In this novel, first published in 1942, there are a few discussions of adultery and illicit affairs. They’re important in the story, but neither is described in detail.

Three years earlier, in 1939, Raymond Chandler’s The Big Sleep was published. In that novel, PI Philip Marlowe is hired by Guy Sternwood to stop an extortionist named Arthur Geiger.  When Marlowe tracks Geiger to his office, he finds that Geiger’s just been killed.  Worse, Sternwood’s daughter, Carmen, is in the room. She’s too drugged or dazed to be of much help, but Marlowe doesn’t want her dragged into the situation any more than necessary. So, he gets her out of the room. With Geiger dead, Marlowe thinks he’s done with the Sternwoods, but the truth turns out to be quite different. At one point, for instance, Carmen turns up in Marlowe’s place (he actually finds her in his bed), and her purpose is obviously to seduce him:
 

‘Then she took her left hand from under her head and took hold of the covers, paused dramatically, and swept them aside. She was undressed all right.’
 

There’s more, but this should be enough to show that, even though this novel was published a few years before Five Little Pigs, it’s more explicit. Most people classify the Philip Marlowe novels as noir, which tends to be more graphic than is the work of more traditional Golden Age authors such as Christie. So, part of what ‘counts’ as too much explicitness could very well be a matter of sub-genre. For instance, cosy mysteries are, in part, defined by their lack of explicitness.

Another factor at play here may be context. For example, C.J. Sansom’s Matthew Shardlake series takes place during the Tudor years. Shardlake is an attorney, which gets him involved in the murder cases he investigates. Throughout the series, there are references, for instance, to affairs. But they’re more oblique references, and aren’t described in detail. It’s not because Sansom is required to avoid explicitness. Rather, that series isn’t the right context for it. It takes place at a time when such things were not discussed (at least publicly) using the ‘blow by blow’ accounts that we sometimes see in today’s novels. So a very graphic description wouldn’t really fit in with the rest of the context.

On the other hand, Lawrence Block’s Small Town, published in the same year (2003) as the first Matthew Shardlake novel, is quite different. It features a serial killer nicknamed the Carpenter, and a collection of different New York characters, including a dominatrix and the ex-police commissioner who falls in love with her. There’s plenty of drug use, sex, and other explicitness in this novel. It’s that sort of story. Block doesn’t include those aspects for ‘shock value.’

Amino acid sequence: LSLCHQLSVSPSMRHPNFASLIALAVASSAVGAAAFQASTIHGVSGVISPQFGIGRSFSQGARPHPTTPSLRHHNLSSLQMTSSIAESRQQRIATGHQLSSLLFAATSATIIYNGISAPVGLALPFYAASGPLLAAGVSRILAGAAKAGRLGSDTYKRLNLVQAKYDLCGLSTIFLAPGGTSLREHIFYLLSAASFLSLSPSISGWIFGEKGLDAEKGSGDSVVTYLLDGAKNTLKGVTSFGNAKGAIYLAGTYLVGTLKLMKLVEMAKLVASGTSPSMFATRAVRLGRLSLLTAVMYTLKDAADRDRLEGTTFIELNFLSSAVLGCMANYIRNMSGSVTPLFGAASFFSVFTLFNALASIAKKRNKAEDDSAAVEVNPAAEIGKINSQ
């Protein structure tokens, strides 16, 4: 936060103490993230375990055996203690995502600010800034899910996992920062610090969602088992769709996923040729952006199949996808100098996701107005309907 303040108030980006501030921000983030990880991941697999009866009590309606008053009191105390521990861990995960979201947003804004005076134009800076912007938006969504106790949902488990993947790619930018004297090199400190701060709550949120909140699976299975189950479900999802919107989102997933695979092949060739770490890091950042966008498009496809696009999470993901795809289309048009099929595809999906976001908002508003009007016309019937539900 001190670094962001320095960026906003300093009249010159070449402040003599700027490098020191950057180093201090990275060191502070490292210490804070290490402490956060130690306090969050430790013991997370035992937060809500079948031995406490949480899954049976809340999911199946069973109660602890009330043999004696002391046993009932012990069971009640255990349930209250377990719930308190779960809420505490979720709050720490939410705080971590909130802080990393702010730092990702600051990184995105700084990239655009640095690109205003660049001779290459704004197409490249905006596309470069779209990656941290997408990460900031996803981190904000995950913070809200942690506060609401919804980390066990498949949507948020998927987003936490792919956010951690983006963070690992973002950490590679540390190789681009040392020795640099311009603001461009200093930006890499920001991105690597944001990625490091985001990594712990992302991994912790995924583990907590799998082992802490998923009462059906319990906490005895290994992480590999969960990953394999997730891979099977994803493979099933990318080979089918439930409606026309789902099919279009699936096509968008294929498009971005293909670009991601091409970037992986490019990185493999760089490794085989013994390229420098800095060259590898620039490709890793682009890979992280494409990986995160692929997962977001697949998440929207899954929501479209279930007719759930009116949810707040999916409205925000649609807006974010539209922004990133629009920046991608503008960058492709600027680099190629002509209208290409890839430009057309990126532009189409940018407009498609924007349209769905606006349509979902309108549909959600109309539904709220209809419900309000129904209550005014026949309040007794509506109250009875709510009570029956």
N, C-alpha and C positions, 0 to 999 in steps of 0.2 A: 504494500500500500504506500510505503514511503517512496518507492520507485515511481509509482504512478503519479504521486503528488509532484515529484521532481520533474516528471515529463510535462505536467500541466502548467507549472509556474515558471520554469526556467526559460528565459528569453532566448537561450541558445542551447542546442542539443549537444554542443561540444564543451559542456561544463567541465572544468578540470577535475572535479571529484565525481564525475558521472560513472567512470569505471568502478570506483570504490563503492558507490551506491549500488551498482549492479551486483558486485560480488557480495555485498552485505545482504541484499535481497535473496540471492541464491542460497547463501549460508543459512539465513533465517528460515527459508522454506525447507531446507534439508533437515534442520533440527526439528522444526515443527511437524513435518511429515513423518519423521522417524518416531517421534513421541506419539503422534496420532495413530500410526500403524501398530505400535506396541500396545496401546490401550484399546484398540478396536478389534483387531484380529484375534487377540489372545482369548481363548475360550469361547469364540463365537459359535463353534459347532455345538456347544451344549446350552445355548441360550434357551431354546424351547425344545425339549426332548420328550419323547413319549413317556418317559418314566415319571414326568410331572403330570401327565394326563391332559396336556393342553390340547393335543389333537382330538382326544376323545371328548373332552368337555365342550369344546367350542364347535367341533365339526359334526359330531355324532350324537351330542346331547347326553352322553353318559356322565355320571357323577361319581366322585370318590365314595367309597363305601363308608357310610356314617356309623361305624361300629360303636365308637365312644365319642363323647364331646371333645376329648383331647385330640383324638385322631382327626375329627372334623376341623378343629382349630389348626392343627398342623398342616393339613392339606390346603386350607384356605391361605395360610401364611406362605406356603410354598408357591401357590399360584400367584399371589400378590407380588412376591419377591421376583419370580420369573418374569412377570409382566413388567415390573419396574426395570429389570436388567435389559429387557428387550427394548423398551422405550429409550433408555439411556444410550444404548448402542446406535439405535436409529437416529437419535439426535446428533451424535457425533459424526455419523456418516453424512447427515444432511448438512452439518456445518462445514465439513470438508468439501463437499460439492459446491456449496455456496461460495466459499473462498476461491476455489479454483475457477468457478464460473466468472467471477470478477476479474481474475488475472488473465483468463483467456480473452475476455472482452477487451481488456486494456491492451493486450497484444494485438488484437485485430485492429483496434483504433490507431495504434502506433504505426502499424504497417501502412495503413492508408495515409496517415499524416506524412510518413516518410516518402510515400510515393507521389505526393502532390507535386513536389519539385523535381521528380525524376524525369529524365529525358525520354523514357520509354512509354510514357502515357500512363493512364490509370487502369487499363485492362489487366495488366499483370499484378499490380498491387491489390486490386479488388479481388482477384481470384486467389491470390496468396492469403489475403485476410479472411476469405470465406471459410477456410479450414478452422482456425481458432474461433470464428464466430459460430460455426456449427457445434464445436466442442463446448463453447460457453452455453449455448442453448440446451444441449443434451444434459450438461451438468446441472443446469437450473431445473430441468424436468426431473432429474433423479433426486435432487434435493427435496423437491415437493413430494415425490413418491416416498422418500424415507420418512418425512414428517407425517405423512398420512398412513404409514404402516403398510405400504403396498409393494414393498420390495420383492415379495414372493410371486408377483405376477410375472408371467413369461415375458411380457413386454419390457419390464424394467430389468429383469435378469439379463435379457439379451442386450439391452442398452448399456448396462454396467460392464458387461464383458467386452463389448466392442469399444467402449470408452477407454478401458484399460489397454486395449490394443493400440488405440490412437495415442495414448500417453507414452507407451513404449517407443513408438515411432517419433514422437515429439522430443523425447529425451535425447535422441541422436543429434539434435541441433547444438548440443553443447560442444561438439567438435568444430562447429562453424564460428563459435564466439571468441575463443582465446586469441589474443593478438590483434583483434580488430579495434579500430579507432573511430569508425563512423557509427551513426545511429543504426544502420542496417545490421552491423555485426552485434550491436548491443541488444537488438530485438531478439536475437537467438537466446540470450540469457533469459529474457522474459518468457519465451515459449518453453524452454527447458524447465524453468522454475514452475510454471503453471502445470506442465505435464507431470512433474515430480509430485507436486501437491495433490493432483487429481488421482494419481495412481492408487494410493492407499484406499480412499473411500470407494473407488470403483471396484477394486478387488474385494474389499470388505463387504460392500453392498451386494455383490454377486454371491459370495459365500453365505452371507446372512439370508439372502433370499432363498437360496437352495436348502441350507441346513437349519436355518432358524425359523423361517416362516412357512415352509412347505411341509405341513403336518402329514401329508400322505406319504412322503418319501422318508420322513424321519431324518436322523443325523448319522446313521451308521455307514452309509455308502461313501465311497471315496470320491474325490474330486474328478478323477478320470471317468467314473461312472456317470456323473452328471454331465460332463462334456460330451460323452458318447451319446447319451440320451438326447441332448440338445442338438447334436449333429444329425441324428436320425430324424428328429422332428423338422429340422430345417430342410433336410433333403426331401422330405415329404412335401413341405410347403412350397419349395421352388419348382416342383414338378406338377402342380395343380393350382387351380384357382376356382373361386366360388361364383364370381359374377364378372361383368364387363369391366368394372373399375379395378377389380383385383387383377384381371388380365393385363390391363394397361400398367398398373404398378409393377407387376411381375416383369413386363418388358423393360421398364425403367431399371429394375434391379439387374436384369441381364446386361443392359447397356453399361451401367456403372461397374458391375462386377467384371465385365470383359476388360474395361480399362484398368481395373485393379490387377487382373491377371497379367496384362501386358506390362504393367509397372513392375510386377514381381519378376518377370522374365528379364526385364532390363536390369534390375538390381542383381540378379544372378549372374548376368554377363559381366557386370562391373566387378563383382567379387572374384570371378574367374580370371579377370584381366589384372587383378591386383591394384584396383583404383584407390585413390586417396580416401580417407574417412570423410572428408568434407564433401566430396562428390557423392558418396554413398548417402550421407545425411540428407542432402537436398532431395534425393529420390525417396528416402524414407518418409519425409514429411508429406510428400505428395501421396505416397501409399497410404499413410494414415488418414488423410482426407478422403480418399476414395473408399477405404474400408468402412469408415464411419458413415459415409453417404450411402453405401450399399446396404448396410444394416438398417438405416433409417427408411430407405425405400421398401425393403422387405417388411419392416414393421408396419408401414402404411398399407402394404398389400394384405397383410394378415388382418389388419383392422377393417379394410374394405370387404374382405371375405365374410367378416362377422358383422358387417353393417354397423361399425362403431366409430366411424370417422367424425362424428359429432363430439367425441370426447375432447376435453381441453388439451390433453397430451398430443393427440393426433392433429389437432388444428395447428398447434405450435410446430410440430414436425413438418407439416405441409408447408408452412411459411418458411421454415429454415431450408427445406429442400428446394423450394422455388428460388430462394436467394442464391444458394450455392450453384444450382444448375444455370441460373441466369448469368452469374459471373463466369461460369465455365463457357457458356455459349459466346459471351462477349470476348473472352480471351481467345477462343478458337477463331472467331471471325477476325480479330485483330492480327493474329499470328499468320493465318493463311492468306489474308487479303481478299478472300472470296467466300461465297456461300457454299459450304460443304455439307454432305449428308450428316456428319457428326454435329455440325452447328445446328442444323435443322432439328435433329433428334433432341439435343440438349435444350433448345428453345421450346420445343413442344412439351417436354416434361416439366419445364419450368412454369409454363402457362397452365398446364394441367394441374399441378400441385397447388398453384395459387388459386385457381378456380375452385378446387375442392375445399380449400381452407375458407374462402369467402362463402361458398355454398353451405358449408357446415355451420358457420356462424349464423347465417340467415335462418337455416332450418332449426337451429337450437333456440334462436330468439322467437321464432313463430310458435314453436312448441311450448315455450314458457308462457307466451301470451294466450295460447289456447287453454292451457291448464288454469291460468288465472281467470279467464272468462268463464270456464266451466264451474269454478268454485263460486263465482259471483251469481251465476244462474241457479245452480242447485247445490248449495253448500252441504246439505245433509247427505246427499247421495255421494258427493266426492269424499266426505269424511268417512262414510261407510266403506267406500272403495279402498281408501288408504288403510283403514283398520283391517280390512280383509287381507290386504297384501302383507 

There’s also, of course, the matter of personal taste. Some readers are bothered by any mention of sex beyond the most oblique reference. Others don’t mind the detail. And, although the focus in this post has mostly been about sex, the same might be said for anything else that could be considered ‘obscene.’

For instance, James Ellroy’s LA Quartet has quite a lot of extremely explicit language. The same goes for Karin Slaughter’s Cop Town. Christopher Brookmyre’s work also can get quite explicit. Many readers prefer to avoid that sort of language; others aren’t so bothered by it. Is it obscene? That’s a difficult question to answer. I would argue (and please feel free to differ with me if you do) that the language in those books is not out of context. That is, it’s not put there for shock value. It’s woven into the stories and helps to give them their ‘feel.’ That said, though, there’s no denying that it’s profanity, and profanity offends some readers (or at least, it’s language they’re rather not read or hear).

This is, perhaps, part of why it’s so difficult to define ‘obscene. What ‘counts’ as obscene varies a great deal based on time, on context, on individual taste, and on other things. So, while there are some things that just about all of us would call obscene, there are others that aren’t at all so clear. What’s your view? What’s your ‘barometer,’ if you have one?

 
 
 

*NOTE: The title of this post is a line from the Beatles’ Mean Mr. Mustard.

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Filed under Agatha Christie, Allen Ginsberg, C.J. Sansom, Christopher Brookmyre, D.H. Lawrence, James Ellroy, Karin Slaughter, Lawrence Block, Raymond Chandler